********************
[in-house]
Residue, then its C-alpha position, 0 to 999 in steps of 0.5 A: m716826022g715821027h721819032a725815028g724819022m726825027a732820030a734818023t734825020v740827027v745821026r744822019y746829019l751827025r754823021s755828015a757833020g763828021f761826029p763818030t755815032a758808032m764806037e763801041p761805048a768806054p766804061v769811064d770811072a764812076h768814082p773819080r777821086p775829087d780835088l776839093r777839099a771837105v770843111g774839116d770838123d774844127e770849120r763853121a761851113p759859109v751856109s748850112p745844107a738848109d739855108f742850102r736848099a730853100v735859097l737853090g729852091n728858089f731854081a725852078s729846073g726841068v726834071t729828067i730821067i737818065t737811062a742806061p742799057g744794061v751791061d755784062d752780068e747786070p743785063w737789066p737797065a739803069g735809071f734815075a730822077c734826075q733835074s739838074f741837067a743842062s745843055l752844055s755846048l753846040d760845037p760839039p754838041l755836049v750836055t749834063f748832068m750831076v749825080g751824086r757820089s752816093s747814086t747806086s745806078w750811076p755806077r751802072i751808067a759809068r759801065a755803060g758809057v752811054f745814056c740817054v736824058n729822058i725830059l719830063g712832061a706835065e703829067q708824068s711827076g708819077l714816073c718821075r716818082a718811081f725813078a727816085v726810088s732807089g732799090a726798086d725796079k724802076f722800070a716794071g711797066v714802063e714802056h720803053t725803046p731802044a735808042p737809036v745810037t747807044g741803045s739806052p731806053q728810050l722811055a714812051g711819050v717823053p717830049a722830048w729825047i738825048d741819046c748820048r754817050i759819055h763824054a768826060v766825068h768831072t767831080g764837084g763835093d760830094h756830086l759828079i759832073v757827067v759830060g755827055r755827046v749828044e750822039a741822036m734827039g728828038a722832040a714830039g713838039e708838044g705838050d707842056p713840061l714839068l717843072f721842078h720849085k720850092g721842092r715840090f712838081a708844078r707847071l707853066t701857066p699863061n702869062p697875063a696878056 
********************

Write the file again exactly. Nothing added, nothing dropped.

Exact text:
[in-house]
Residue, then its C-alpha position, 0 to 999 in steps of 0.5 A: m716826022g715821027h721819032a725815028g724819022m726825027a732820030a734818023t734825020v740827027v745821026r744822019y746829019l751827025r754823021s755828015a757833020g763828021f761826029p763818030t755815032a758808032m764806037e763801041p761805048a768806054p766804061v769811064d770811072a764812076h768814082p773819080r777821086p775829087d780835088l776839093r777839099a771837105v770843111g774839116d770838123d774844127e770849120r763853121a761851113p759859109v751856109s748850112p745844107a738848109d739855108f742850102r736848099a730853100v735859097l737853090g729852091n728858089f731854081a725852078s729846073g726841068v726834071t729828067i730821067i737818065t737811062a742806061p742799057g744794061v751791061d755784062d752780068e747786070p743785063w737789066p737797065a739803069g735809071f734815075a730822077c734826075q733835074s739838074f741837067a743842062s745843055l752844055s755846048l753846040d760845037p760839039p754838041l755836049v750836055t749834063f748832068m750831076v749825080g751824086r757820089s752816093s747814086t747806086s745806078w750811076p755806077r751802072i751808067a759809068r759801065a755803060g758809057v752811054f745814056c740817054v736824058n729822058i725830059l719830063g712832061a706835065e703829067q708824068s711827076g708819077l714816073c718821075r716818082a718811081f725813078a727816085v726810088s732807089g732799090a726798086d725796079k724802076f722800070a716794071g711797066v714802063e714802056h720803053t725803046p731802044a735808042p737809036v745810037t747807044g741803045s739806052p731806053q728810050l722811055a714812051g711819050v717823053p717830049a722830048w729825047i738825048d741819046c748820048r754817050i759819055h763824054a768826060v766825068h768831072t767831080g764837084g763835093d760830094h756830086l759828079i759832073v757827067v759830060g755827055r755827046v749828044e750822039a741822036m734827039g728828038a722832040a714830039g713838039e708838044g705838050d707842056p713840061l714839068l717843072f721842078h720849085k720850092g721842092r715840090f712838081a708844078r707847071l707853066t701857066p699863061n702869062p697875063a696878056 